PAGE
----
Truck dealer tries new tactics

Truck dealer tries new tactics

FREDERICK, MD. The economic downturn is exacting a price on truck dealers, but at least one is adjusting his tactics to make it through these tough times

FREDERICK, MD. The economic downturn is exacting a price on truck dealers, but at least one is adjusting his tactics to make it through these tough times.

Selling and servicing trucks is nothing new to Jack Saum Sr. A veteran salesman for the International Harvester, the predecessor of today’s Navistar, Saum joined truck dealership Beltway International in Baltimore in 1983 as sales manager. In 1997, he purchased Beltway from then-owner Jack Murray and set about expanding the enterprise, adding seven other dealership locations from Western Maryland and West Virginia to Delaware. He now sells selling Navistar International trucks as well as Kalmar-Ottawa and Jerr-Dan equipment.

Saum views today’s truck market as the toughest he’s ever seen, and it’s forcing dealers like himself to try different approaches. “If you keep doing the same things you’ve done the last two years, you simply won’t survive,” he told FleetOwner. “Now is the time when good managers and new tactics are coming into play. It just can’t be business as usual anymore.”

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FREDERICK, MD. The economic downturn is exacting a price on truck dealers, but at least one is adjusting his tactics to make it through these tough times.

Selling and servicing trucks is nothing new to Jack Saum Sr. A veteran salesman for the International Harvester, the predecessor of today’s Navistar, Saum joined truck dealership Beltway International in Baltimore in 1983 as sales manager. In 1997, he purchased Beltway from then-owner Jack Murray and set about expanding the enterprise, adding seven other dealership locations from Western Maryland and West Virginia to Delaware. He now sells selling Navistar International trucks as well as Kalmar-Ottawa and Jerr-Dan equipment.

Saum views today’s truck market as the toughest he’s ever seen, and it’s forcing dealers like himself to try different approaches. “If you keep doing the same things you’ve done the last two years, you simply won’t survive,” he told FleetOwner. “Now is the time when good managers and new tactics are coming into play. It just can’t be business as usual anymore.”

Challenges are nothing new to Saum, as he managed to grow the Beltway Companies from 70 to 210 employees, generating $130 million in annual revenues through fuel price spikes and abnormal cyclical truck sales peaks and valleys brought on by emission rules.

To counter the current economic downturn and credit crunch, Saum is embarking on several new initiatives, such as selling cheaper reconditioned used trucks to fleets, “greening” his dealership facilities to save money, and offering service guarantees to win more maintenance business.

Selling “new-used” trucks, though, is the major cornerstone of his tactical plan. “We know fleets are trying to reduce spending, yet they are also running older and older equipment,” Saum said. “So what we’re trying to do is offer them reconditioned trucks that bridge that gap – good quality used trucks that are completely redone, inside and out, with one-year warranties on major components.”

He pointed to a late model International 9900 fleet truck with 400,000 miles on the odometer that’s getting a complete overhaul, including all-new paint. At a third of the cost of a new truck, with monthly payments averaging $822, the trucks so far are selling well, with 11 sold in the last four weeks, Saum said. A similar effort is underway for medium-duty truck models, with a one-year chassis and two-year body warranty that cost about half the price of a new truck.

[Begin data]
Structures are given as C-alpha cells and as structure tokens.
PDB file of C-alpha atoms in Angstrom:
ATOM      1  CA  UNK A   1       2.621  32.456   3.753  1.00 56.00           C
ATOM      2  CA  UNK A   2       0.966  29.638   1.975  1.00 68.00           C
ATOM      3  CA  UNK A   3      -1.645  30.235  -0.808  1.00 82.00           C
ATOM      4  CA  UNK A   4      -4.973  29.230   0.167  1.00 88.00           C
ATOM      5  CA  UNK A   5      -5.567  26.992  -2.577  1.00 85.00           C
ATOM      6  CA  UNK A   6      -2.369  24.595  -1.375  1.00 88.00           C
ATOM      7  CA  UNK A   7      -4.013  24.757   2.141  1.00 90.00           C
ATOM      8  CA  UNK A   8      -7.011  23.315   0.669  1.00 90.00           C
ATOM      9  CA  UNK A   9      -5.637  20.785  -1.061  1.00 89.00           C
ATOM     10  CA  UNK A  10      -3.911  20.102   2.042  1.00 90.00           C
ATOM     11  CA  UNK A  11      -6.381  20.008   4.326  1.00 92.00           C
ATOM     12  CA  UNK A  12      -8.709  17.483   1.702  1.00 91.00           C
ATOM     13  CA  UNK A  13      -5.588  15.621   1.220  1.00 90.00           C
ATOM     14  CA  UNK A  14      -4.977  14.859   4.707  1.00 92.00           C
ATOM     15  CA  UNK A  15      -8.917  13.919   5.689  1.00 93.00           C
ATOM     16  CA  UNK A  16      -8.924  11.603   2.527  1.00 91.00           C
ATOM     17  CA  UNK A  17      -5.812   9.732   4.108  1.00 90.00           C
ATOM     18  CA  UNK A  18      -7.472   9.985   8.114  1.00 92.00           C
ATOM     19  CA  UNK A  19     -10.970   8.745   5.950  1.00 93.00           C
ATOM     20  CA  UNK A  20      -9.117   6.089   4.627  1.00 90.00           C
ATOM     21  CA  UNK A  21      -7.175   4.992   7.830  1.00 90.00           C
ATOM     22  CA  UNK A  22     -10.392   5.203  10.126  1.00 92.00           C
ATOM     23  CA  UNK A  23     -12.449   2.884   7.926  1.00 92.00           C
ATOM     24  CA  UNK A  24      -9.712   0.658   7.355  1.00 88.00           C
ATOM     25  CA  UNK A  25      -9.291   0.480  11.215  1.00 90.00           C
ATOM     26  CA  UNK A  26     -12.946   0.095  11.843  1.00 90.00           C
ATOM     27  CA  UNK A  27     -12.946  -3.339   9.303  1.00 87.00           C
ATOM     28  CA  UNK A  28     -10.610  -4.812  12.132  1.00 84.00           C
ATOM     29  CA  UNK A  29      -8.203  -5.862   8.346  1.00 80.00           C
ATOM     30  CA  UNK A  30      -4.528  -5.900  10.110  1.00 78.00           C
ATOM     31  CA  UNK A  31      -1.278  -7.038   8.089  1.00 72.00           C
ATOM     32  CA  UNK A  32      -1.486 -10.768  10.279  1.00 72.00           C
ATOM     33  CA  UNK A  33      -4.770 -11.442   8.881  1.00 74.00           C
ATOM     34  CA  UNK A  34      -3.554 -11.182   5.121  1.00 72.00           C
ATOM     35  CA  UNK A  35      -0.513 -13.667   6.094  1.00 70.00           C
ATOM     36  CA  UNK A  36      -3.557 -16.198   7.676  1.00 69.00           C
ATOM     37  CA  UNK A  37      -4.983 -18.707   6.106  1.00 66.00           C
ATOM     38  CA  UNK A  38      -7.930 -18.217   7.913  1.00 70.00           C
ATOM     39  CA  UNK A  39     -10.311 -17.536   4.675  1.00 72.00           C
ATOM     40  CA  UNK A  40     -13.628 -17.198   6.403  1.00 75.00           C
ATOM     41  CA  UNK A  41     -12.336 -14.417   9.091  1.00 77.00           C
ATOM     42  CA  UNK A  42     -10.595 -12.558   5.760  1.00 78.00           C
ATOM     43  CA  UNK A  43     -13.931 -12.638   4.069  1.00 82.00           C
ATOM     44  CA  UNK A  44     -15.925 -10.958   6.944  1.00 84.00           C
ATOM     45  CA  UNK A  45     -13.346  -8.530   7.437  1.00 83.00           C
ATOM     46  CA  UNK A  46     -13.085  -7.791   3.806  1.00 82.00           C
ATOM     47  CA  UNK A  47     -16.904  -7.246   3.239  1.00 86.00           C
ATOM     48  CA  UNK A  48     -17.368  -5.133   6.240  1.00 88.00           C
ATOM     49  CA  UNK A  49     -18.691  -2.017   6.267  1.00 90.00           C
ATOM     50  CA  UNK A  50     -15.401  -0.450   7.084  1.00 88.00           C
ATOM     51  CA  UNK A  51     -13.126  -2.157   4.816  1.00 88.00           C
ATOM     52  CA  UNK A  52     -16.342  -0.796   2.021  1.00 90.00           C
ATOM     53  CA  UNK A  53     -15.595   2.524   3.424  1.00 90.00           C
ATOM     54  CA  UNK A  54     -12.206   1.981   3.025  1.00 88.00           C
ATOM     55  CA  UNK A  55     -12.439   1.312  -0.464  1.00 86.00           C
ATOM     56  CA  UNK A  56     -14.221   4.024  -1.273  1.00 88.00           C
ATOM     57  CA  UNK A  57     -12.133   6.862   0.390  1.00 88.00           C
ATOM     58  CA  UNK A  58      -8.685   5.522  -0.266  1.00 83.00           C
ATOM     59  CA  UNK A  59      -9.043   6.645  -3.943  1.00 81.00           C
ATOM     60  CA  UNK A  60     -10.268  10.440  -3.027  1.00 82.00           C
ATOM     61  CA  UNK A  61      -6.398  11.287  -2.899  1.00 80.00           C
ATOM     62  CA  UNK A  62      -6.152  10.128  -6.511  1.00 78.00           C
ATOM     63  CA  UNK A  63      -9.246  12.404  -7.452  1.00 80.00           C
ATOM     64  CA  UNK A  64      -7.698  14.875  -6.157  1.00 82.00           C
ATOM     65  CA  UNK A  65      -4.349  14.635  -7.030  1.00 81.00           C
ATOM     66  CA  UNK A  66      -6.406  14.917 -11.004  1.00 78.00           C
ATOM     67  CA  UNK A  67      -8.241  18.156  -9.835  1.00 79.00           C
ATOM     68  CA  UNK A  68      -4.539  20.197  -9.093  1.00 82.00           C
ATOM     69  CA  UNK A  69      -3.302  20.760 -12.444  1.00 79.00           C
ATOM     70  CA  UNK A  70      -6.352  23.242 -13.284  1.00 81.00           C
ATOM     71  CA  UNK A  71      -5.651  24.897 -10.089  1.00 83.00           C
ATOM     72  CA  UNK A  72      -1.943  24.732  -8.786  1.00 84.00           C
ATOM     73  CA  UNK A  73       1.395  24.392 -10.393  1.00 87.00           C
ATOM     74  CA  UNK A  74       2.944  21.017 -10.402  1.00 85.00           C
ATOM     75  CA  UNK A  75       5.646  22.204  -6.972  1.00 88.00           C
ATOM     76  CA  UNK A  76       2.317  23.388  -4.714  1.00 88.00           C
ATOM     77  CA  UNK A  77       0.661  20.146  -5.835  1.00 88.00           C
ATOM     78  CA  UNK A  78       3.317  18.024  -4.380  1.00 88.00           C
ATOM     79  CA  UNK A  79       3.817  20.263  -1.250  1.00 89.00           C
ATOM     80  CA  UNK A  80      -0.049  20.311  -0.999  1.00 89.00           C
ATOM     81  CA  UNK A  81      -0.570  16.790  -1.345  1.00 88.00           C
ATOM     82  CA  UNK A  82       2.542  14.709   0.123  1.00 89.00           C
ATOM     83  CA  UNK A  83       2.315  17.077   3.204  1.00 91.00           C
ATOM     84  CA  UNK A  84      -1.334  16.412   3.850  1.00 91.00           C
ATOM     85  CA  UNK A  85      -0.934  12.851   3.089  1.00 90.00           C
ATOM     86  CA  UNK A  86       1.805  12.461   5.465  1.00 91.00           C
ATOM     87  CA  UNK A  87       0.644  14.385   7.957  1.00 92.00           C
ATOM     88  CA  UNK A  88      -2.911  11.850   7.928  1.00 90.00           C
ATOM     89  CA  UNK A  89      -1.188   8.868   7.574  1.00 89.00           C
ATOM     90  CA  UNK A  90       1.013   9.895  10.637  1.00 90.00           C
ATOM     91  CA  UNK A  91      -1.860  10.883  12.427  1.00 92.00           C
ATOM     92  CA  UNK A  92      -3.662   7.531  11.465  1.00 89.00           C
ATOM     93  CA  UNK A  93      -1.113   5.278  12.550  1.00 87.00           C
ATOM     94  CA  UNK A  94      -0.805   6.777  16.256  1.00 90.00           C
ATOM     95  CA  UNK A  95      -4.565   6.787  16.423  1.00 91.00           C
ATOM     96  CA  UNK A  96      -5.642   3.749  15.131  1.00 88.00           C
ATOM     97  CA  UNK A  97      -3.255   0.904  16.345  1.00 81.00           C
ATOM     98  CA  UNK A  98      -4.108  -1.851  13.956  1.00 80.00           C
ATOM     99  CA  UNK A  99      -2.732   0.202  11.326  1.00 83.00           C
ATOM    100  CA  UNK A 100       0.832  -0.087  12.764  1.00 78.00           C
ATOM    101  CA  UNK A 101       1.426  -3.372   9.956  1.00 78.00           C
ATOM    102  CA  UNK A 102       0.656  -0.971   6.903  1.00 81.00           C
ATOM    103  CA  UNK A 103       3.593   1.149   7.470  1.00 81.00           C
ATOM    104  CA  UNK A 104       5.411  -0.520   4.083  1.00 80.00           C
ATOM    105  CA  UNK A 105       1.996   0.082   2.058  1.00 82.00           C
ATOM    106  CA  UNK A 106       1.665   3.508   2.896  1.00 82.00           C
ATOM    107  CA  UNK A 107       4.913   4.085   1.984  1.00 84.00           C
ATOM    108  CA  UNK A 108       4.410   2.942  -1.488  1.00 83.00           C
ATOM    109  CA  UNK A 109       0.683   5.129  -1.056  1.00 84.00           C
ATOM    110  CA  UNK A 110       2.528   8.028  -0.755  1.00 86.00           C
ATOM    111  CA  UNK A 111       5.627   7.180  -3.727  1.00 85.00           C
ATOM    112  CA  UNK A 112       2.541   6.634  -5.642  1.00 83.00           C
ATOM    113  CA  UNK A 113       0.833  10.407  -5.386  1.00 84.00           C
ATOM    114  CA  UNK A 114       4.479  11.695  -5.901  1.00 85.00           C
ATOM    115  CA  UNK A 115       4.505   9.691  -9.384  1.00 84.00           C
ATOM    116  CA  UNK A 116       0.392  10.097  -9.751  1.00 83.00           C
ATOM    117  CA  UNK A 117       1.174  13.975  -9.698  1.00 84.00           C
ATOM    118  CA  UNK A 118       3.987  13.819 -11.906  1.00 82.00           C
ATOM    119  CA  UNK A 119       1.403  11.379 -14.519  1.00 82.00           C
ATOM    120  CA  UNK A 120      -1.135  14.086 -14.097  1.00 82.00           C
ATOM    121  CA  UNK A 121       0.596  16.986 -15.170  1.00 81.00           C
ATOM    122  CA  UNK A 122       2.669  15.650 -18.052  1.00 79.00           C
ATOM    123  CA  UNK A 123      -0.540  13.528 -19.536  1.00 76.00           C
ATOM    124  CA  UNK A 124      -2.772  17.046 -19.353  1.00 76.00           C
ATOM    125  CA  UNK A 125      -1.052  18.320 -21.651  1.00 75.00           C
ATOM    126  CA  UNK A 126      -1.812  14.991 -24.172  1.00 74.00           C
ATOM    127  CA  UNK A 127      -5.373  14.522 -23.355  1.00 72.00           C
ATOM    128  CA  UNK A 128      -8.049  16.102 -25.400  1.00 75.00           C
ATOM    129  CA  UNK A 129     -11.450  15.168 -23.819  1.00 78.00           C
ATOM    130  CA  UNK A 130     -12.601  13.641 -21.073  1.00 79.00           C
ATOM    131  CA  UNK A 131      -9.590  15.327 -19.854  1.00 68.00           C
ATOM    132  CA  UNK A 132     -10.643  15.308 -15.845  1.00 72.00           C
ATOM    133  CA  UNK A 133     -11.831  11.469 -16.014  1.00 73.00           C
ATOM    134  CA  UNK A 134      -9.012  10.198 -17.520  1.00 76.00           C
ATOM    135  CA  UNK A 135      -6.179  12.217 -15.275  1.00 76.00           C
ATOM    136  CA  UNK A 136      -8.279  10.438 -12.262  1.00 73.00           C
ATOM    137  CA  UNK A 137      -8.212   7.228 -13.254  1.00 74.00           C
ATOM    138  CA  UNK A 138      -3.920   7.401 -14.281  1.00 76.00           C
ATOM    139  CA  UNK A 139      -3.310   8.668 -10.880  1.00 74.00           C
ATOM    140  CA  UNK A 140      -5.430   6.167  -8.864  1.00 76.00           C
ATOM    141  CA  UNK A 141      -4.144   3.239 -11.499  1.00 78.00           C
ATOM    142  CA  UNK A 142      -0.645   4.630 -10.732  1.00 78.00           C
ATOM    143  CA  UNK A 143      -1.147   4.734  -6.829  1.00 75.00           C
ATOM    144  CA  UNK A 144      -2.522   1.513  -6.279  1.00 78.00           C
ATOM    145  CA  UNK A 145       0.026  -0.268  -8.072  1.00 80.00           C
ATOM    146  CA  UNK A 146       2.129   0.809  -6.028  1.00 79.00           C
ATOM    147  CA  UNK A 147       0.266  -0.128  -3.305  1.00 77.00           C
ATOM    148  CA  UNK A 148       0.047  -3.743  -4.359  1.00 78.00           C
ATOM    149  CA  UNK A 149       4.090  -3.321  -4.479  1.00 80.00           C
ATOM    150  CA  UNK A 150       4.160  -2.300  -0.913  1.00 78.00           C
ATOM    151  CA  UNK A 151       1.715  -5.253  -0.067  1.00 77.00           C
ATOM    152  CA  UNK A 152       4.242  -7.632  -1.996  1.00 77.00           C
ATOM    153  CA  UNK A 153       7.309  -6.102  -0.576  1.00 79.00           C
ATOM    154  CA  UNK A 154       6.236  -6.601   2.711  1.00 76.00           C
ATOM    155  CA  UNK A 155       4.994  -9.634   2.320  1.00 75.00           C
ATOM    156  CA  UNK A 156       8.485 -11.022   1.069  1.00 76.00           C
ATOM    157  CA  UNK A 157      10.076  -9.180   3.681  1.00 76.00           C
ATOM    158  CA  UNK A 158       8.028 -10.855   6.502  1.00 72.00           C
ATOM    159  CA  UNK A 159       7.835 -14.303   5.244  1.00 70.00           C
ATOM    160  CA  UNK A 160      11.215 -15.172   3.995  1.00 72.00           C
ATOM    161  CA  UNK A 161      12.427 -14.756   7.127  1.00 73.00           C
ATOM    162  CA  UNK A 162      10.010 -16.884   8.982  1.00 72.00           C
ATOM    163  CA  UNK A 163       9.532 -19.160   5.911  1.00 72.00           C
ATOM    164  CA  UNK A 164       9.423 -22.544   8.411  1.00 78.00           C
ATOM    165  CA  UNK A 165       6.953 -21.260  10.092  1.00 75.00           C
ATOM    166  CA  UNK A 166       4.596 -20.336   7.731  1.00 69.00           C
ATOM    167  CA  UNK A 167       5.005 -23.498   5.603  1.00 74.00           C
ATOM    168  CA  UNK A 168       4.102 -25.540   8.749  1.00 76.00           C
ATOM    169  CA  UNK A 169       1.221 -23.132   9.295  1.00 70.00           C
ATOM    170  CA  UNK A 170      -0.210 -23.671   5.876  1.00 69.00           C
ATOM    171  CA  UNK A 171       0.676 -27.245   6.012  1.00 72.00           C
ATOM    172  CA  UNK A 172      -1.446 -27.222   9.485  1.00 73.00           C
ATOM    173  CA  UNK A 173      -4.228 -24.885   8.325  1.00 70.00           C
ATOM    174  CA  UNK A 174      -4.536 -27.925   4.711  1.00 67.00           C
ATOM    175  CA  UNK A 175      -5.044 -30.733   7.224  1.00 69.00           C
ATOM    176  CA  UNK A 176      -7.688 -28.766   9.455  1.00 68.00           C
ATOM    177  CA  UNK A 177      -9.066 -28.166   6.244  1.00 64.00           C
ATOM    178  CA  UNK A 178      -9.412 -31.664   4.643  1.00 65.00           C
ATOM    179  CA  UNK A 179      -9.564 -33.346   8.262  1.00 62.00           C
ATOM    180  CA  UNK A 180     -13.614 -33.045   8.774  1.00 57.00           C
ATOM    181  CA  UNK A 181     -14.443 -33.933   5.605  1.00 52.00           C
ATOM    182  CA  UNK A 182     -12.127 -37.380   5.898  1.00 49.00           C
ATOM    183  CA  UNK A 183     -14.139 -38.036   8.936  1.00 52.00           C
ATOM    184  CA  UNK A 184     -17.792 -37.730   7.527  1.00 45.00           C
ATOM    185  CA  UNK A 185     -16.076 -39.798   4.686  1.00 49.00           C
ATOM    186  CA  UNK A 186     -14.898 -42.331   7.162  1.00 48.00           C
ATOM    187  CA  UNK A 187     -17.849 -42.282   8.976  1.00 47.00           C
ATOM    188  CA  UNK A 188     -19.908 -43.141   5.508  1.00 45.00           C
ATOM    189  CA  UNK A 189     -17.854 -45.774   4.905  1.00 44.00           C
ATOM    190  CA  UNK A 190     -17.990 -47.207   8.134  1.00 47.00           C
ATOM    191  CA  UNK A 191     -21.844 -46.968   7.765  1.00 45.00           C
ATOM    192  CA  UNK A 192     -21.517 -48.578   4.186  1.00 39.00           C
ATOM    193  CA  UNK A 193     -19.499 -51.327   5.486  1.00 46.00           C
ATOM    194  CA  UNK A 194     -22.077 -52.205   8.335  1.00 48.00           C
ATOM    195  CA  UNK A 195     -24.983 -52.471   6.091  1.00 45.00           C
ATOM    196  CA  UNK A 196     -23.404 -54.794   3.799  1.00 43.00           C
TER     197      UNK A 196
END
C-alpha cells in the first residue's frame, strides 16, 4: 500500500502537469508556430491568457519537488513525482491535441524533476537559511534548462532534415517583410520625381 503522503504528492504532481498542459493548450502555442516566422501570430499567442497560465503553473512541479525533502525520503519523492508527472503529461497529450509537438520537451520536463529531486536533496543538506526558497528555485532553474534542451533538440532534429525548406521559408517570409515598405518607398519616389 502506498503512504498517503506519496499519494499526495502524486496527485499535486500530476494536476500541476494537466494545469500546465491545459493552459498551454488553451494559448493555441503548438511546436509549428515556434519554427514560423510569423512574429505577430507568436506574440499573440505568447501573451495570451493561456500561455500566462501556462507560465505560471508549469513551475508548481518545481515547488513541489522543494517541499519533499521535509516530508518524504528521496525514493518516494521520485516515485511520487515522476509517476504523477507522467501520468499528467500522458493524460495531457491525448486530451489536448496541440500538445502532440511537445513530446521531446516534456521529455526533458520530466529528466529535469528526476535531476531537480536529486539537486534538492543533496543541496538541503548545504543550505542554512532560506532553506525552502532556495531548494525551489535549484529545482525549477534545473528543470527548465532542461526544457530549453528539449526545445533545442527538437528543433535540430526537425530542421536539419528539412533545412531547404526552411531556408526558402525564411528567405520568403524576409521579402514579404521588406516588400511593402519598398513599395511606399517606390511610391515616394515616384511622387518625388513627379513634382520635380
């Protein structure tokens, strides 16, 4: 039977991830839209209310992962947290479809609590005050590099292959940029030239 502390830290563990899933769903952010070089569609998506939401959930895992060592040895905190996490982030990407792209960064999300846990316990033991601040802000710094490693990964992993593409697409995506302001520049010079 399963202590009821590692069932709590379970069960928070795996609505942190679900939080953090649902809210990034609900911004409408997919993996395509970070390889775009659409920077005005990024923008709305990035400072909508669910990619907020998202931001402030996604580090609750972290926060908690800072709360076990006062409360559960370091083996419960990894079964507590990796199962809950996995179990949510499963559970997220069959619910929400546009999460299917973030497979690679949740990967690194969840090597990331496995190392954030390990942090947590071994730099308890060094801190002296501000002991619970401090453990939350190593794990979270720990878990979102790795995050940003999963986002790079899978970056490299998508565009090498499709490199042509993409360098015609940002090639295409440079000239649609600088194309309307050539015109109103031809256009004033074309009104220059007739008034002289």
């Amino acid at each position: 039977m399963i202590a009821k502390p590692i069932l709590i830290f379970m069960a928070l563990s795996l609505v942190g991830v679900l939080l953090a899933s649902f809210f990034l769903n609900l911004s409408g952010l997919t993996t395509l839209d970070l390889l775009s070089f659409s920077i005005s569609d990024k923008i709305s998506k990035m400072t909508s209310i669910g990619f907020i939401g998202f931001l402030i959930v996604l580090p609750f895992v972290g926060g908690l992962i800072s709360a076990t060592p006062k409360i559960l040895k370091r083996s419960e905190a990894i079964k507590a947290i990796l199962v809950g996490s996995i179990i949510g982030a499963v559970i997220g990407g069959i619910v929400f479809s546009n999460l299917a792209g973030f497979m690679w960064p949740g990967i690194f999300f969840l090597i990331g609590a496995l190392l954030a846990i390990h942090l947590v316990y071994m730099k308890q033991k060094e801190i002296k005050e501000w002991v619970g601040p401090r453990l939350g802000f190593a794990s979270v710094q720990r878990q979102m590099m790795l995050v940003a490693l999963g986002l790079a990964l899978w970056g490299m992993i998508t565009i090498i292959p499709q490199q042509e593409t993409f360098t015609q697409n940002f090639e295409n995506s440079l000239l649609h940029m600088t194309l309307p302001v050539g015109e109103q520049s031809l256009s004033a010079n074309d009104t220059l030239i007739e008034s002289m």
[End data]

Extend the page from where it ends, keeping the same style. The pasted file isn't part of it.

“We’re trying to give the customer more options,” Mel Fair, vp of fleet sales at Beltway’s Central Maryland International dealership here in Frederick, told FleetOwner. “I’ve got one customer with about 90 trucks that’s doing really well – but 10 of his trucks have over 900,000 miles on them. He’s worried about the cost of buying new trucks. This gives him another option.”

Saum is also trying to step up things on the service side by adding a four-hour guarantee, promising that his dealerships will get back to a customer in four hours with the repairs needed to a truck, a repair cost estimate, estimated time of pickup, and a rental unit offer. If they don’t respond in four hours, the customer gets $100.

“The biggest concerns customers shared with us about repairs were that their trucks fell into a ‘black hole’ and that the final bill was far more than the estimate,” Saum said. “That’s why we’re taking this new approach, and so far, we haven’t had to pay out $100. We’re also getting higher ratings on our customer service surveys as a result.”

Another tactic Saum is deploying is the “greening” of his dealerships, in terms of both being a better environmental steward while saving money. The Central Maryland International dealership, for example, recently relocated to a new building in January this year that features a 17-bay main maintenance area heated with waste oil and sporting better insulated walls, doors, and ceiling. Combined with an air-lock style entrance, tinted exterior glass, and high-efficiency gas heating for the rest of the building, the facility saves $76,818 annually in energy costs.

From Saum’s perspective, dealers need look at trying out different tactics like these, combining them into a larger strategy to help both themselves and their customers survive the current economic crisis. “Our absorption rate right now is 114%, so we know what we’re doing is working,” he said. “As long as the truck sales market doesn’t get any worse, we’ll be fine.”

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